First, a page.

Journalist-story-teller Michael Lewis ignited a frenzy of debate and acrimony over high frequency trading with the release of his book, Flash Boys. We adore his writing, and his singular ability to shine a spotlight on esoteric fields. His book has made the arcane, complex, and sophisticated field of ‘high-frequency’ trading dinner table talk across America. While the level of discourse has ranged widely, from technical critiques of market microstructure, to downright theatrical showdowns on the cable news networks, we believe in the power of transparency.
For those of us in the financial services or investment management fields, there was arguably not much ‘new news’ in Lewis’ Flash Boys – the financial incentives to find and exploit latency (or any type of) arbitrage in public markets have always been and will always be considerable. In the best of worlds this is a good thing, ruthless competition to exploit inefficiencies should minimize those same inefficiencies with all market participants benefiting from faster, cheaper order execution. The problem arises when, through regulatory oversight or incompetence, we allow conflicts of interest to form within our capital markets such that inefficiencies are not minimized through competition, but are allowed to balloon in a self-reinforcing manner.
One might argue that Flash Boys came late to the HFT party, and market forces had already begun to deflate the balloon of profits that could be made (at least in US markets) from latency arbitrage. And yet, anyone who would dismiss the signs that the ‘investing public’ is becoming an increasingly well-educated, technologically savvy, and demanding customer base with a passionate interest in the fairness of their financial markets is not paying attention.
At Quantopian, we believe that broader interest in capital markets will lead to more educated investors, and that market forces will continually drive creative solutions to anomalies such as latency trading. Therefore, we are extremely pleased to be able to deliver new functionality to our customers whereby orders placed with Quantopian algorithms can be routed to the IEX trading venue for execution. IEX is a stock trading platform launched late last year with the express goal of negating latency arbitrage by introducing a delay of 350 microseconds in the execution of trades. If you aren't already managing your algorithmic trading with Quantopian you can test out a basic investment strategy for free*, or to learn how to route the trades from your existing account to IEX check out a sample order.
We fully expect the conversation on fairness and transparency in the US stock market to continue to evolve, both at the regulatory level and in the court of public opinion. From our vantage point the inexplicable lack of automation and algorithms in the investment process is an even bigger target for reform than market microstructure. While trading has become essentially automated (albeit with bumps along the way), asset allocation and portfolio management remain stubbornly manual and by extension artificially expensive. The premium investors today are paying for even the most formulaic portfolio management services can be on the order of 1-2% per year, a rate which frankly dwarfs the per-investor costs of something like latency arbitrage. At Quantopian our mission is to continue to put the power in the hands of investors to help them drive down costs while getting superior performance from their ideas and we think that mission is well served by routing trades to IEX and doing our part to promote increased transparency and fairness in our capital markets.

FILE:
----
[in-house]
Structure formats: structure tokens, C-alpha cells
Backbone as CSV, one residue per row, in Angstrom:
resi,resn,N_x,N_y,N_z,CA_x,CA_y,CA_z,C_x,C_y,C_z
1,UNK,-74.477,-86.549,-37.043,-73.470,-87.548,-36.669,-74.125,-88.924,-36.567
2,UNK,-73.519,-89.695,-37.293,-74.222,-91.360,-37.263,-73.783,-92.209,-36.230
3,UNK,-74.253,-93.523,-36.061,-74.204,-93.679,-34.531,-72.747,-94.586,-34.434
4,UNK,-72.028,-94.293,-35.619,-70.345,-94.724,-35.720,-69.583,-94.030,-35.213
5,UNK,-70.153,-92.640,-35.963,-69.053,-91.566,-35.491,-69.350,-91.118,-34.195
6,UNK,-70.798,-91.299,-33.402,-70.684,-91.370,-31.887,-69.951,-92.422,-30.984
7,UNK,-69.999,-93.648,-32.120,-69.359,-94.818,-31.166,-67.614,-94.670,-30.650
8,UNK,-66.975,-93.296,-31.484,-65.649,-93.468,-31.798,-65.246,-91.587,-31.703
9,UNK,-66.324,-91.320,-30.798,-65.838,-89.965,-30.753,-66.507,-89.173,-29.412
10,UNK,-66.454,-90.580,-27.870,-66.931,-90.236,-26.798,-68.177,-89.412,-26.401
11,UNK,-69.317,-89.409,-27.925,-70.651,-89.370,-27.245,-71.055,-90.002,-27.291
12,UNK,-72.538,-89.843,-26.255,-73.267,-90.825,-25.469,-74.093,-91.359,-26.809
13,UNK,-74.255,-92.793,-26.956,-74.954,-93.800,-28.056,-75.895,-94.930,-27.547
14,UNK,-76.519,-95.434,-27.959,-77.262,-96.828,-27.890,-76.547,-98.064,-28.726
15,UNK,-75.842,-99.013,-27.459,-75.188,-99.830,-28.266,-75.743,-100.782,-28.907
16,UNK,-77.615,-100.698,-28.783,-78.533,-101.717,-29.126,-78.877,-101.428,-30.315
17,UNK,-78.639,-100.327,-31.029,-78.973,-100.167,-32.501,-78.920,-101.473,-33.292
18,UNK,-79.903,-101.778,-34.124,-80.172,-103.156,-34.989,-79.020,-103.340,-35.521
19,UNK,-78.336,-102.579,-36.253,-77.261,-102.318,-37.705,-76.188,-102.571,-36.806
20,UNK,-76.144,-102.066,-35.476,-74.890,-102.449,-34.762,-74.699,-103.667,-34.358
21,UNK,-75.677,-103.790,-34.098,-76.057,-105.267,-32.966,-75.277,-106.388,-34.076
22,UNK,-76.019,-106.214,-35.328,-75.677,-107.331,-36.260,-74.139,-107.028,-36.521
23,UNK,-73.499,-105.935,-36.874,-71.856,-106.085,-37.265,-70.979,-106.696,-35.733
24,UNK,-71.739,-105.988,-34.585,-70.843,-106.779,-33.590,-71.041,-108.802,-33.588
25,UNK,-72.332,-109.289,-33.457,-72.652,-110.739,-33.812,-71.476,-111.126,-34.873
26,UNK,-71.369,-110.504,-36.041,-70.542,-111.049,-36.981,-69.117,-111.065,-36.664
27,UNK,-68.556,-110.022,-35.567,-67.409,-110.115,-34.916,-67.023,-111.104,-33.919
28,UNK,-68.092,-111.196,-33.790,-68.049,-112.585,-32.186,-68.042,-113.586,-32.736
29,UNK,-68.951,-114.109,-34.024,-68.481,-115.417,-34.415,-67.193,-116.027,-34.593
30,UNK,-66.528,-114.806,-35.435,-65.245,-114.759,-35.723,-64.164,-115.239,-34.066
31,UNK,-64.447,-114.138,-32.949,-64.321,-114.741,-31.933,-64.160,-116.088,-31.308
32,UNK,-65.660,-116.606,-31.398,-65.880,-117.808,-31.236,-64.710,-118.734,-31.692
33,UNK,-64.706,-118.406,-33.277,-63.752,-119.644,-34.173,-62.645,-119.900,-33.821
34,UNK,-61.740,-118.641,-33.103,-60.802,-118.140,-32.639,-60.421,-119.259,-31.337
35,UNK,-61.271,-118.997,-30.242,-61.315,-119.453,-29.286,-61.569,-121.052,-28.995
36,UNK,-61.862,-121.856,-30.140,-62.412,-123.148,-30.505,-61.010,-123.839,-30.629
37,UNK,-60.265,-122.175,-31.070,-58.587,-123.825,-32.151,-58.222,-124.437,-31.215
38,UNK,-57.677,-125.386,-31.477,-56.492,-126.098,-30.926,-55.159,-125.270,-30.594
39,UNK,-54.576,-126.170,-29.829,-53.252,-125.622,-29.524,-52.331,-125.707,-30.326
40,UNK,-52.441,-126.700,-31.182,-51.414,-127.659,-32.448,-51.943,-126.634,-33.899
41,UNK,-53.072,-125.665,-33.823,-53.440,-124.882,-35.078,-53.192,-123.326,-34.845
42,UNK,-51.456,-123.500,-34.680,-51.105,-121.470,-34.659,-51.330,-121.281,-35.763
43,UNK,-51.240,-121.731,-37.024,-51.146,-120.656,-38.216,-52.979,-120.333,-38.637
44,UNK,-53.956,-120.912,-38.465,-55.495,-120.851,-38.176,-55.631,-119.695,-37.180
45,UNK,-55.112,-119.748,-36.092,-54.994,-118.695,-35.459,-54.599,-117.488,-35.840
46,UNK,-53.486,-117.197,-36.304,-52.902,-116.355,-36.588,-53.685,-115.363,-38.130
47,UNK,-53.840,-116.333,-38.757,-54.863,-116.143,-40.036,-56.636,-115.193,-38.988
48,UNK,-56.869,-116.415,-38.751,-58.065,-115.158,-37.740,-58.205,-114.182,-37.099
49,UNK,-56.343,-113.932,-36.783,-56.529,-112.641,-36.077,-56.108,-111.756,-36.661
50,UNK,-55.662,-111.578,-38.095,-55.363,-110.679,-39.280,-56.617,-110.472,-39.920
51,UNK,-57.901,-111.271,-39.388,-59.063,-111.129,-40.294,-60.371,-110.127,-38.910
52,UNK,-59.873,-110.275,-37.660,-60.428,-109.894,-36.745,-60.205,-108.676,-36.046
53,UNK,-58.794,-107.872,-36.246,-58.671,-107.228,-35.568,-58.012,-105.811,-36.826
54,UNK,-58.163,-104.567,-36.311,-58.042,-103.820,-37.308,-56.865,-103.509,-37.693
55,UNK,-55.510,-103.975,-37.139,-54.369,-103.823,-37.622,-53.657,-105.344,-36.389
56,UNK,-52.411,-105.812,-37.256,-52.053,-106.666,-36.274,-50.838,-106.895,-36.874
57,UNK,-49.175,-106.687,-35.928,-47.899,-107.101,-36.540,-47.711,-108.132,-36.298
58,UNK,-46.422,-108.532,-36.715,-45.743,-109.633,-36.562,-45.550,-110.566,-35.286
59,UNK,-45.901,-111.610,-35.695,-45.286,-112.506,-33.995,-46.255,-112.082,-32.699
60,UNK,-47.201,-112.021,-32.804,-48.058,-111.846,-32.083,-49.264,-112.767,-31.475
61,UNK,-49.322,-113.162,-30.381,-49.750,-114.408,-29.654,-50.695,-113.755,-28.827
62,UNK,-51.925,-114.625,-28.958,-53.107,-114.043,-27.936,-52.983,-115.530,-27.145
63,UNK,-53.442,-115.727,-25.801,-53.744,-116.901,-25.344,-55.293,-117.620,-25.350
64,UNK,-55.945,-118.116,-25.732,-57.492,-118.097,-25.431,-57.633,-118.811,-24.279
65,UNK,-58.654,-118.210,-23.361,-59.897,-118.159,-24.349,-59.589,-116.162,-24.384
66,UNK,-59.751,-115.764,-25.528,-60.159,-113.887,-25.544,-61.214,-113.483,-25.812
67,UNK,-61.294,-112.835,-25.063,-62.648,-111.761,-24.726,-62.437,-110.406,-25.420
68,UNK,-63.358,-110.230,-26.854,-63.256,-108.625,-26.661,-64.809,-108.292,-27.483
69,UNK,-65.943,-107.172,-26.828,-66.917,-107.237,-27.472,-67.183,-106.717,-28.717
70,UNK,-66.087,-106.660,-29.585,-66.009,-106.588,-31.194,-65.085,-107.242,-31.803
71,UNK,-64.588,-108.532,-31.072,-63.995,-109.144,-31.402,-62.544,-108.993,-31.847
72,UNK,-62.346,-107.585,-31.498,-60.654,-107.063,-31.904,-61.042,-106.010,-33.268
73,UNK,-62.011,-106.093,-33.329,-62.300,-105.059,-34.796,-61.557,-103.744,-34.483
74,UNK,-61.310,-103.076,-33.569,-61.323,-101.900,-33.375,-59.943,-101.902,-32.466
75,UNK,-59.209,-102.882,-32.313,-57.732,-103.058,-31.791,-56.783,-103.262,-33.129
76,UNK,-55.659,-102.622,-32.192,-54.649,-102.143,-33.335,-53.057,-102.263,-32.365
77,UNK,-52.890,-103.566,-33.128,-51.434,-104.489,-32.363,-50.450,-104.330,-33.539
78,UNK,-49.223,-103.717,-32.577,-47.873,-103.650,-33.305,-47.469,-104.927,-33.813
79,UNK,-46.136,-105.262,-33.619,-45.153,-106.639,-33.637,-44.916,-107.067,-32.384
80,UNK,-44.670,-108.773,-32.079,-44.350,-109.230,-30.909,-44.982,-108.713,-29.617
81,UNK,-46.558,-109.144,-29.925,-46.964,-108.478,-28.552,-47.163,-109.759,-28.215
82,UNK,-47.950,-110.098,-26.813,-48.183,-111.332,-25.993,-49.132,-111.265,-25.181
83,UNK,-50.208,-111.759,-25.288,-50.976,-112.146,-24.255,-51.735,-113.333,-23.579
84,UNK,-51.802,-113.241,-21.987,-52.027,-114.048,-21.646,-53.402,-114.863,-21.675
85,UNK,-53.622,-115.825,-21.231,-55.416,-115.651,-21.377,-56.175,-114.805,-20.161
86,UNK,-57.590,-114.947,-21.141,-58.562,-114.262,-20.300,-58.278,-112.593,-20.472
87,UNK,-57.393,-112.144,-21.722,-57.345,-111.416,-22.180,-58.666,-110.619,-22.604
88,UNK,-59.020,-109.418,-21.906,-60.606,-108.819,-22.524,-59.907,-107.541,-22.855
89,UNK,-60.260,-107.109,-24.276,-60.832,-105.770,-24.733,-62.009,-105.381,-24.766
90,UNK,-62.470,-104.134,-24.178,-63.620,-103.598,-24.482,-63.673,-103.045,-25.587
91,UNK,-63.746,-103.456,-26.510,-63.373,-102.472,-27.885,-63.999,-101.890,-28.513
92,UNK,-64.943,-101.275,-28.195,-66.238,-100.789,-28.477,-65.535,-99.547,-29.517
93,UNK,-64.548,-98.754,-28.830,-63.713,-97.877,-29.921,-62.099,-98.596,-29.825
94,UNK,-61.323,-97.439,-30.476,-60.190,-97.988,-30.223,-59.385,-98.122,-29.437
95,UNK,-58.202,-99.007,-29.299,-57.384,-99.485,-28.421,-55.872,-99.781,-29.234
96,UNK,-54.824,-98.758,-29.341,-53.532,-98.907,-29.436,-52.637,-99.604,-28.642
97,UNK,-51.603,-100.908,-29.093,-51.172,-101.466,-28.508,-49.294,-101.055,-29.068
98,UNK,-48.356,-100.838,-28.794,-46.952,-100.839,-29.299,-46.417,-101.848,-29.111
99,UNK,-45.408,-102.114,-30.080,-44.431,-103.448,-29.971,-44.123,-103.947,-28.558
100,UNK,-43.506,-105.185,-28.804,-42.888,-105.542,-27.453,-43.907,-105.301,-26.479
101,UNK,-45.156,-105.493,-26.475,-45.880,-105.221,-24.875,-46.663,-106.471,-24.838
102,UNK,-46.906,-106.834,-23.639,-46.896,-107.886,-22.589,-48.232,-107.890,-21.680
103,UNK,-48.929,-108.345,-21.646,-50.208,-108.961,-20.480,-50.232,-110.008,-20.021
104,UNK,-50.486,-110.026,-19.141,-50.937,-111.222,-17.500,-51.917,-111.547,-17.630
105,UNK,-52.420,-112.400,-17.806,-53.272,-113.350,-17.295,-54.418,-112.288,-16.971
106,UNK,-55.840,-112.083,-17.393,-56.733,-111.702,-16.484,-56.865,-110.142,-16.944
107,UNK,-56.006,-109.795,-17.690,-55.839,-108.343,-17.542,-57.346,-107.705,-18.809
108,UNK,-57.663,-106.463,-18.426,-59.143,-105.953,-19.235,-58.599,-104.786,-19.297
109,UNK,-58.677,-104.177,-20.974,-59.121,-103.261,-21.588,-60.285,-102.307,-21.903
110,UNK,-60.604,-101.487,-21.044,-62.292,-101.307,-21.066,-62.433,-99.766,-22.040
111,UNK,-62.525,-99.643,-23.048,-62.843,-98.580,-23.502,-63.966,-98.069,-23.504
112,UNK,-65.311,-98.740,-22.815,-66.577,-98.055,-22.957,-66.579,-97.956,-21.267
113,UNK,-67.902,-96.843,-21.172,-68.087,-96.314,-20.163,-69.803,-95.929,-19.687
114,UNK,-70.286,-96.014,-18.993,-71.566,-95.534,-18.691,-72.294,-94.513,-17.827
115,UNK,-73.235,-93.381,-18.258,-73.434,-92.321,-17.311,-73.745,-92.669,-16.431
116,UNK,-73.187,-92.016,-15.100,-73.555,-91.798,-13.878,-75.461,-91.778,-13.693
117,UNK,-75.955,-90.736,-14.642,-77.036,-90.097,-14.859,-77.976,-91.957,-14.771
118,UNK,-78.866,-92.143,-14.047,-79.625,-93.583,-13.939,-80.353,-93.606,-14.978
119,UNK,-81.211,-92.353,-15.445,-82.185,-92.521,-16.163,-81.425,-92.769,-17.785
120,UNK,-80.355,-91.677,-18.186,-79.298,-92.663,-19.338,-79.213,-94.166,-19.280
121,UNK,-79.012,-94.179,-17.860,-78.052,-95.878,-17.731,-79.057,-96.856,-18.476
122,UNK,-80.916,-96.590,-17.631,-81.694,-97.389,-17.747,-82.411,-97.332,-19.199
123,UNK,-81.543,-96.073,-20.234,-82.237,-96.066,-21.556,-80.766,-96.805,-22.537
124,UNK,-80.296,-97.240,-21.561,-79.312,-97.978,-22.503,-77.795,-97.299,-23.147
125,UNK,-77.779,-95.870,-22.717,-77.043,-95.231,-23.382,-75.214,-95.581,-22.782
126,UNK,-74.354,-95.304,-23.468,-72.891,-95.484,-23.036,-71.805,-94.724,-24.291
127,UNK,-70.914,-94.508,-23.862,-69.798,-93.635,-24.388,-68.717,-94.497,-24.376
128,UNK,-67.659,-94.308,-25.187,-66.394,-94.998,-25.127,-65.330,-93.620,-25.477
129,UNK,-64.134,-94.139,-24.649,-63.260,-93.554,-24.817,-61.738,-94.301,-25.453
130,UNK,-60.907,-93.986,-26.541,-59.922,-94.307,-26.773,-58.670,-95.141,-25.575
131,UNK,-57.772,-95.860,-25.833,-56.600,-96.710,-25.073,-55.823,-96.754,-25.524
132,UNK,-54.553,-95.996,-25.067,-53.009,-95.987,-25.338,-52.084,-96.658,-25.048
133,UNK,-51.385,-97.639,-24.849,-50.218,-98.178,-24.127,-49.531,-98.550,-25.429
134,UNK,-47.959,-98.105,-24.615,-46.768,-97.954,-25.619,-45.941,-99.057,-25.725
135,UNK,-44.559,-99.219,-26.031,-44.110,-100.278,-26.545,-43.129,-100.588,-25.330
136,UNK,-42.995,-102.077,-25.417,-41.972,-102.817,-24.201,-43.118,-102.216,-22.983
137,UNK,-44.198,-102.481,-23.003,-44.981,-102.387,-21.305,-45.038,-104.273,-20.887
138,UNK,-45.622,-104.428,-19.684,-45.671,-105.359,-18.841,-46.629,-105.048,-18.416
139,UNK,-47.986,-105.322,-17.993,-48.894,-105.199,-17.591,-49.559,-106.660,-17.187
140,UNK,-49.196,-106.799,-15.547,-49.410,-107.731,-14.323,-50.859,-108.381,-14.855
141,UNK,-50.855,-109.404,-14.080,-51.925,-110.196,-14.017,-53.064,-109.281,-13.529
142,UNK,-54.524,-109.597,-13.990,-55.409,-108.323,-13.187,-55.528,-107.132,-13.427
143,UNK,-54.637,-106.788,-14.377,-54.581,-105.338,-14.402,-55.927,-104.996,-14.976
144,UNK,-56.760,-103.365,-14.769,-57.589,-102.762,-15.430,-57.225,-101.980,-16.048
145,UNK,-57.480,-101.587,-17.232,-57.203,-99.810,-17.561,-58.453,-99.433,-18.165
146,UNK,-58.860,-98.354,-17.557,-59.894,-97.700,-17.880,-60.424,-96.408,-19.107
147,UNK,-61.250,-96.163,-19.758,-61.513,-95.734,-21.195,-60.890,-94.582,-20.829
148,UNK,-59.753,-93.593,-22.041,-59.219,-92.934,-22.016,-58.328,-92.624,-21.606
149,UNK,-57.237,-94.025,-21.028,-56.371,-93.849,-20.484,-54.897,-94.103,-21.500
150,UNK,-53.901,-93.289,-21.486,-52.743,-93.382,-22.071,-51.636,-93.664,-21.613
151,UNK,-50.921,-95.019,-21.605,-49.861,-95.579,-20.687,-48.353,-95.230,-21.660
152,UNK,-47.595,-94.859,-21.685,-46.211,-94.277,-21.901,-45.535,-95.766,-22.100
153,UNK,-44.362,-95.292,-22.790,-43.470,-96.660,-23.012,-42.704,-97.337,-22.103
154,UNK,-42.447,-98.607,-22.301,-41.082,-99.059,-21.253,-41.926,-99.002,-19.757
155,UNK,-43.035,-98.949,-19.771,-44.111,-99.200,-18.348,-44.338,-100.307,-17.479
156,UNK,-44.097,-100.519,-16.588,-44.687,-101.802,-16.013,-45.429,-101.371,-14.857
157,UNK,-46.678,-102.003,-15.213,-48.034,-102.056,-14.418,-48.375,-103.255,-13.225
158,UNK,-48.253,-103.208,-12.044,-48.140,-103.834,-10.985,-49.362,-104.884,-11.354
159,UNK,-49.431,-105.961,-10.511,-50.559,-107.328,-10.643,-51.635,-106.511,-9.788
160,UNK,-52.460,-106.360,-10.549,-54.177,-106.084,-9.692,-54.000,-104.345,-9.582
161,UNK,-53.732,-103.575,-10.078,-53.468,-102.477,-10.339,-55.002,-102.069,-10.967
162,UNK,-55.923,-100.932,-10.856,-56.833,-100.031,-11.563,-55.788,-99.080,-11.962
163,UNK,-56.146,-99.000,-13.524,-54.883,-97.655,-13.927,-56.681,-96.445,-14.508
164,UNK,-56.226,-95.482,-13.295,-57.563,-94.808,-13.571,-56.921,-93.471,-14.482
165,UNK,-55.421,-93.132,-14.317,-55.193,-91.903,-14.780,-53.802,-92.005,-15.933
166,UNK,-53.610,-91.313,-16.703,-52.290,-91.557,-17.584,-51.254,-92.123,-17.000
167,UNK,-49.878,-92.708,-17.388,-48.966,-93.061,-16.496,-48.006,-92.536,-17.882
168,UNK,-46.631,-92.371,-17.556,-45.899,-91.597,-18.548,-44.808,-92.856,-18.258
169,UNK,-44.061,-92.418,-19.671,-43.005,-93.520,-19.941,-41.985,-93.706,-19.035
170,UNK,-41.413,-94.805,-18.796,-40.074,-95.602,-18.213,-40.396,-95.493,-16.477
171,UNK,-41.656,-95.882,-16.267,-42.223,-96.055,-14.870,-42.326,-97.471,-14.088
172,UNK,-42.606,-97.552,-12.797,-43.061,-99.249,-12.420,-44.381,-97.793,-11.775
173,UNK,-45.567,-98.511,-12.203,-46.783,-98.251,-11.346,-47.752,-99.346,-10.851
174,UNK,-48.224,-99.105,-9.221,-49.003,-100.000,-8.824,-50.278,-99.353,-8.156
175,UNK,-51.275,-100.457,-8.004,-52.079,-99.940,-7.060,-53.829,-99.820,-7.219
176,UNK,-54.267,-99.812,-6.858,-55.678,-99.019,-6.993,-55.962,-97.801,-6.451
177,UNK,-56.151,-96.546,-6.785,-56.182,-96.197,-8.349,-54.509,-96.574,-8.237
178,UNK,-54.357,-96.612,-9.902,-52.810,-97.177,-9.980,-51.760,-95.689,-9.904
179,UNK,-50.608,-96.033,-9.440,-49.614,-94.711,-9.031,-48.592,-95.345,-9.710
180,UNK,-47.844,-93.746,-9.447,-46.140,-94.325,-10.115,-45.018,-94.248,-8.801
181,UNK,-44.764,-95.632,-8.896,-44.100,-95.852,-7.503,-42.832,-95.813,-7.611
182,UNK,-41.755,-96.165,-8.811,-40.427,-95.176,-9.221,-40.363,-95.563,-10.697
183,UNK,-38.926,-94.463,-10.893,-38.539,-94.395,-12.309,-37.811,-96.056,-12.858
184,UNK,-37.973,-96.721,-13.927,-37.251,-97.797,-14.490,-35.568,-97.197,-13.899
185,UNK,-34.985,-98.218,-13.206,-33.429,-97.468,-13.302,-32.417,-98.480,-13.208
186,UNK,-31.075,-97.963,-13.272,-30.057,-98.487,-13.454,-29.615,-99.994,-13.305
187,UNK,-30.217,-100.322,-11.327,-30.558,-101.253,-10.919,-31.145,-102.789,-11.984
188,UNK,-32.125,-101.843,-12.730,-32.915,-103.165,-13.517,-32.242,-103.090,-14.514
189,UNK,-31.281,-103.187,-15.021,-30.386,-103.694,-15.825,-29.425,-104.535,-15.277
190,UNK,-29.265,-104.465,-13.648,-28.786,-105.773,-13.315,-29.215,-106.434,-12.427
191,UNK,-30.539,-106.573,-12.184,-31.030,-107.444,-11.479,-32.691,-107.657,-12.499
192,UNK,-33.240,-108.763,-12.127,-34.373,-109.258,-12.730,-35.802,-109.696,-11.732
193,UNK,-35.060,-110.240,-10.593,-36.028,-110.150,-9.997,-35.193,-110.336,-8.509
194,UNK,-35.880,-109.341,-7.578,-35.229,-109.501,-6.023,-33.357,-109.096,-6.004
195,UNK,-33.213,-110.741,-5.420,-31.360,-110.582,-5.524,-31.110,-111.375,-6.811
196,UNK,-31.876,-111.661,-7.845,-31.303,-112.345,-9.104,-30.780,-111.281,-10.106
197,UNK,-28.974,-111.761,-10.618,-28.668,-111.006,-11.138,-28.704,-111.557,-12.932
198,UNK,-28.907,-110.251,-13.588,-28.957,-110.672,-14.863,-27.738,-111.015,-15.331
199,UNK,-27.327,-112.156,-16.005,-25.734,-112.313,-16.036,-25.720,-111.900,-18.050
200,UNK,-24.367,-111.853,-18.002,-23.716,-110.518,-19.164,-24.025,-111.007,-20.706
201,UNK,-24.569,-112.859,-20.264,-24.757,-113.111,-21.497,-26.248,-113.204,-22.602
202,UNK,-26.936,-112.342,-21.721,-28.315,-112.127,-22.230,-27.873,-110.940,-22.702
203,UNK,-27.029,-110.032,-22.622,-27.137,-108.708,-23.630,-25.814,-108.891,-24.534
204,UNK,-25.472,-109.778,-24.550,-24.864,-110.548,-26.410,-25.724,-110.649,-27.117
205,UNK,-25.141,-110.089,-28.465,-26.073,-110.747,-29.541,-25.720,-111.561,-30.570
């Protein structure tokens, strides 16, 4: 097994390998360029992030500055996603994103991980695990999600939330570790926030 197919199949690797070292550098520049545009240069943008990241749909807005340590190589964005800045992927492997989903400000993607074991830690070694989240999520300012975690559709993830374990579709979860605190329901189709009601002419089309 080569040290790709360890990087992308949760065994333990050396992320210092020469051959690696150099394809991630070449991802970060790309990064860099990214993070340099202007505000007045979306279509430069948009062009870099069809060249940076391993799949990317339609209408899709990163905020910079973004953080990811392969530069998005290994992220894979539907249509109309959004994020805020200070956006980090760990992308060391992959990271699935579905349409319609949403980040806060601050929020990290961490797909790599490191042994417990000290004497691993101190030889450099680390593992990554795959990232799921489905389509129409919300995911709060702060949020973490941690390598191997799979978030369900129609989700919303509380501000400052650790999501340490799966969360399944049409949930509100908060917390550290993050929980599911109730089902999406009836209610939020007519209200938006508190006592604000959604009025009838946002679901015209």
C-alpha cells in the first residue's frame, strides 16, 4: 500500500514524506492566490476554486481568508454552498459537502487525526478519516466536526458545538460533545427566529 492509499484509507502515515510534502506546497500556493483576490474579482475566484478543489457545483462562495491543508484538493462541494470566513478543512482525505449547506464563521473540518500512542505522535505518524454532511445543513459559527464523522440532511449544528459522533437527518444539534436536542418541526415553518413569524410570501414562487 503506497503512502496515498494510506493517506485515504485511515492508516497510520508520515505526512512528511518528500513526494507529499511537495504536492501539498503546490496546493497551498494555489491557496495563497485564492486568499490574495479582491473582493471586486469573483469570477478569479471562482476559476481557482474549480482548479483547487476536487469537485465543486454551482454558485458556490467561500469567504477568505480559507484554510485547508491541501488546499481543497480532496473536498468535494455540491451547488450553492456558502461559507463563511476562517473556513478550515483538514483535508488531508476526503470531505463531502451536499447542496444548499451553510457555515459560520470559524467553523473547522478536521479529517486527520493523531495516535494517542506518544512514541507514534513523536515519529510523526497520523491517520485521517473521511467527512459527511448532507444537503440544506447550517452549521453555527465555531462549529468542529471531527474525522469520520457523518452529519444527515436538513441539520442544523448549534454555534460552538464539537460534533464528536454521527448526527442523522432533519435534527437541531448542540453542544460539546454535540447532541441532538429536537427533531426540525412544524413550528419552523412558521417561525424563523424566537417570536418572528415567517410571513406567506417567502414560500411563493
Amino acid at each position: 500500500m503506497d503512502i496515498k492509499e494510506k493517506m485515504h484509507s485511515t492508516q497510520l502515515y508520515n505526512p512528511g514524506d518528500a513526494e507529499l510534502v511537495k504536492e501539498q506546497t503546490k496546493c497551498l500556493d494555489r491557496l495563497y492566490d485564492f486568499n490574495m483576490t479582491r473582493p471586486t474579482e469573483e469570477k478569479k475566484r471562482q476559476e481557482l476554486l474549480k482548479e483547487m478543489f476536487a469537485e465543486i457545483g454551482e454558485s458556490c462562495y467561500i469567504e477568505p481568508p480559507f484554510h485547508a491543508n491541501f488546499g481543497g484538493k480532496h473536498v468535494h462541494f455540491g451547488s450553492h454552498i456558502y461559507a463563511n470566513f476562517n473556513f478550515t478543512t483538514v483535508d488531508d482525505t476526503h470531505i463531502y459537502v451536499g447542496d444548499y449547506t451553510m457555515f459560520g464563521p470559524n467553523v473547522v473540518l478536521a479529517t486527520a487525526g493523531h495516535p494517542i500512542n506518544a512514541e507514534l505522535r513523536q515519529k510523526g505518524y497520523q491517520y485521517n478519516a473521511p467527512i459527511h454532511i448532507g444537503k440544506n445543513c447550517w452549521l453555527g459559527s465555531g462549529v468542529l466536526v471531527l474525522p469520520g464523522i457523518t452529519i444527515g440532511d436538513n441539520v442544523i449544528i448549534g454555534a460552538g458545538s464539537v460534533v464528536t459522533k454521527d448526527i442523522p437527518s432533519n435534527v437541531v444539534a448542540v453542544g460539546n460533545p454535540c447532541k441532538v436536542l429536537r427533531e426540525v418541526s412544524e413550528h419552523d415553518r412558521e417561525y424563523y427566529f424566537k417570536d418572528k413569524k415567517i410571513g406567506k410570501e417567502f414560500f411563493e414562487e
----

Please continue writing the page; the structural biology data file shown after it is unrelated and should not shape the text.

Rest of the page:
- Join Quantopian's live trading pilot without writing any code
- Learn how to route orders to IEX
- Themis Trading’s blog
- Overview of the Maker Taker rebate model
- Our review of "Wall Street Code" documentary
*Live trade with Quantopian by May 19th and we'll give you two years of free access for accounts up to $100,000.
Quantopian provides this website to help people write trading algorithms - the website is not intended to provide investment advice.
More specifically, the material on this website is provided for informational purposes only and does not constitute an offer to sell, a solicitation to buy, or a recommendation or endorsement for any security or strategy, nor does it constitute an offer to provide investment advisory or other services by Quantopian.
In addition, the content of the website neither constitutes investment advice nor offers any opinion with respect to the suitability of any security or any specific investment. Quantopian makes no guarantees as to accuracy or completeness of the views expressed in the website. The views are subject to change, and may have become unreliable for various reasons, including changes in market conditions or economic circumstances.